Bearkats Get 'Knighted' By 'Golden' Group
April 26, 2012
SHSU Media Contact: Jennifer Gauntt
|(From left) Staff Sgt. Jon Ewald, Ashley Kamrath, Golden Knight Noah Watts, Chrissy Mafrige, Staff Sgt. Aaron Figel, and I get ready to skydive. The Golden Knights tandem team has tens of thousands of jumps combined. The ladies now have one each.|
I was one of the 10 lucky people (depending on whom you ask) selected to represent Sam Houston State University in a skydiving event with the Golden Knights this week. Lt. Col. David Yebra, chair of the military science department, was presented the opportunity to send selected SHSU “VIPs” to join with other Houston-area representatives (including an ABC13 reporter) for the opportunity, so I—along with alumnus Todd Kercheval, alumna and benefactor Chrissy Mafrige, vice president of marketing for Military Relocation Support Ashley Kamrath, and eight others—met one of the four Golden Knights teams at the Family Life Church on April 25 for what would be for many of us our first time to jump out of an airplane. The other six SHSU representatives, including head football coach Willie Fritz, were divided between two other days.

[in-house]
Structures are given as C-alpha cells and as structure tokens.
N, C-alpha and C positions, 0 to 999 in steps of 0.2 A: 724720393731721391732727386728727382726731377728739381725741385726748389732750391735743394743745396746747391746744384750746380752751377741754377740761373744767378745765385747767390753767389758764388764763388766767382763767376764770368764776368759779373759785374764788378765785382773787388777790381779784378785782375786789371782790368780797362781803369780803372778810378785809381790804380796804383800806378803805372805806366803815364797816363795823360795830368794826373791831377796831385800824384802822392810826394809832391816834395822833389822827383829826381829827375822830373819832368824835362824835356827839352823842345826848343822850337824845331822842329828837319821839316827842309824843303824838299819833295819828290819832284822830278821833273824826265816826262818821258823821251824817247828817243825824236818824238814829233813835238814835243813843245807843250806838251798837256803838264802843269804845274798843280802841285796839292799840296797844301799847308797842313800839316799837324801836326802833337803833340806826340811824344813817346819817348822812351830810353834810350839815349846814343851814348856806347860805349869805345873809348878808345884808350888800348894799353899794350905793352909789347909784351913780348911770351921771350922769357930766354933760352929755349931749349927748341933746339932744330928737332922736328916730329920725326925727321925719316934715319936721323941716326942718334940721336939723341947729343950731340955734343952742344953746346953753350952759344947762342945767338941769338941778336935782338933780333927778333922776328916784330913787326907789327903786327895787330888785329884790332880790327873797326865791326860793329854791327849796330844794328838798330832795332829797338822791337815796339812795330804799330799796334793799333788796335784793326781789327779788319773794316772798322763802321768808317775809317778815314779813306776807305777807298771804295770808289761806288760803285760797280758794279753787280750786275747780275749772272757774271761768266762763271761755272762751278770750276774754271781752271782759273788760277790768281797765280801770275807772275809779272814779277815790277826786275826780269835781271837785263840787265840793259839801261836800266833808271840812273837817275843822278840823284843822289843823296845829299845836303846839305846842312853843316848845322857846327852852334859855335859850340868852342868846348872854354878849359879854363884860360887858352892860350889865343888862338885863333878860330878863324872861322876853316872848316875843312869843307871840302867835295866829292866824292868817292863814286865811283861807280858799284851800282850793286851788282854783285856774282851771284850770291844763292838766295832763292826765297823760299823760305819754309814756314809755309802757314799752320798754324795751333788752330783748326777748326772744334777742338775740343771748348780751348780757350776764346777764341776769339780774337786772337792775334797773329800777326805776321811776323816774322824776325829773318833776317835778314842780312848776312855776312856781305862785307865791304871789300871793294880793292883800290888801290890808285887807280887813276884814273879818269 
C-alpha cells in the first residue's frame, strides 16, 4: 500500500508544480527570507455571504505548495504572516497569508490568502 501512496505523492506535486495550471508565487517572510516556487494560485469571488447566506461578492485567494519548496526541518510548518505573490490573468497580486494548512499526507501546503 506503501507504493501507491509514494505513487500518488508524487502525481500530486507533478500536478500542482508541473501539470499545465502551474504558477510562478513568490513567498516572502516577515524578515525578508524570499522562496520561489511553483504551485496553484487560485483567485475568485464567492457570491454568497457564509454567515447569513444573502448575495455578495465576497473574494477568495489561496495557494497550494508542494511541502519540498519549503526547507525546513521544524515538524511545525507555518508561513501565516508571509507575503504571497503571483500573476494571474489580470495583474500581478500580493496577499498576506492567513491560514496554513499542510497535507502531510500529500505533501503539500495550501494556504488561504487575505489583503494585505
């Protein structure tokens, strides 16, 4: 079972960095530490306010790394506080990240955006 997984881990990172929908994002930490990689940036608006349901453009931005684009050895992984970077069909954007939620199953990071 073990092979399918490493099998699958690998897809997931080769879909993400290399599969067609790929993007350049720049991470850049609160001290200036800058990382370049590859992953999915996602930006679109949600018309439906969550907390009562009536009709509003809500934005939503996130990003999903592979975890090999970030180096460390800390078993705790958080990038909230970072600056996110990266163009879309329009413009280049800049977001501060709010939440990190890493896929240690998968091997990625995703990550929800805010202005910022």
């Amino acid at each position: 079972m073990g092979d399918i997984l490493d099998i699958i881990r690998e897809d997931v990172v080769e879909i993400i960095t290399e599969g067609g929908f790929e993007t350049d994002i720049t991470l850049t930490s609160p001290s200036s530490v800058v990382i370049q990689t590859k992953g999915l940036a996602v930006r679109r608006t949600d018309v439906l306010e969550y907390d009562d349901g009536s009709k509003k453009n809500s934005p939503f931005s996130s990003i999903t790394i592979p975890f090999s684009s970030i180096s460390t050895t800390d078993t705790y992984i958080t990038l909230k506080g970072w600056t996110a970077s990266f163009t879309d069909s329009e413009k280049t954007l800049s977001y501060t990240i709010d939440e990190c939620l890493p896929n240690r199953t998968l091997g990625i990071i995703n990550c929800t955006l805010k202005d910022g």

|(Above) The view from my jump during the 45-second free fall. (Below) Just before the parachute deployed. —Courtesy of the Golden Knights.|
Lt. Col. Yebra (the Colonel, as many of us affectionately refer to him) chose me to skydive with the U.S. Army’s Golden Knights tandem team as a token of appreciation for the work we have done together in publicizing the ROTC Bearkat Battalion’s events and activities. Covering the ROTC was one of the first “beats” I was assigned when I became a full-time staff member in the SHSU Marketing and Communications Office almost nine years ago, and under the Colonel’s leadership I have been able to work with the cadets in several facets, from giving an in-class talk on what “public relations” issues they should be aware of, to helping the cadets themselves understand how they can publicize ROTC events, to writing stories on the blood drives and commissioning ceremonies (I’ve witnessed so many cadets become second lieutenants I can almost recite the “Oath of Office” by heart). In many ways I really feel like I was being rewarded for doing my job.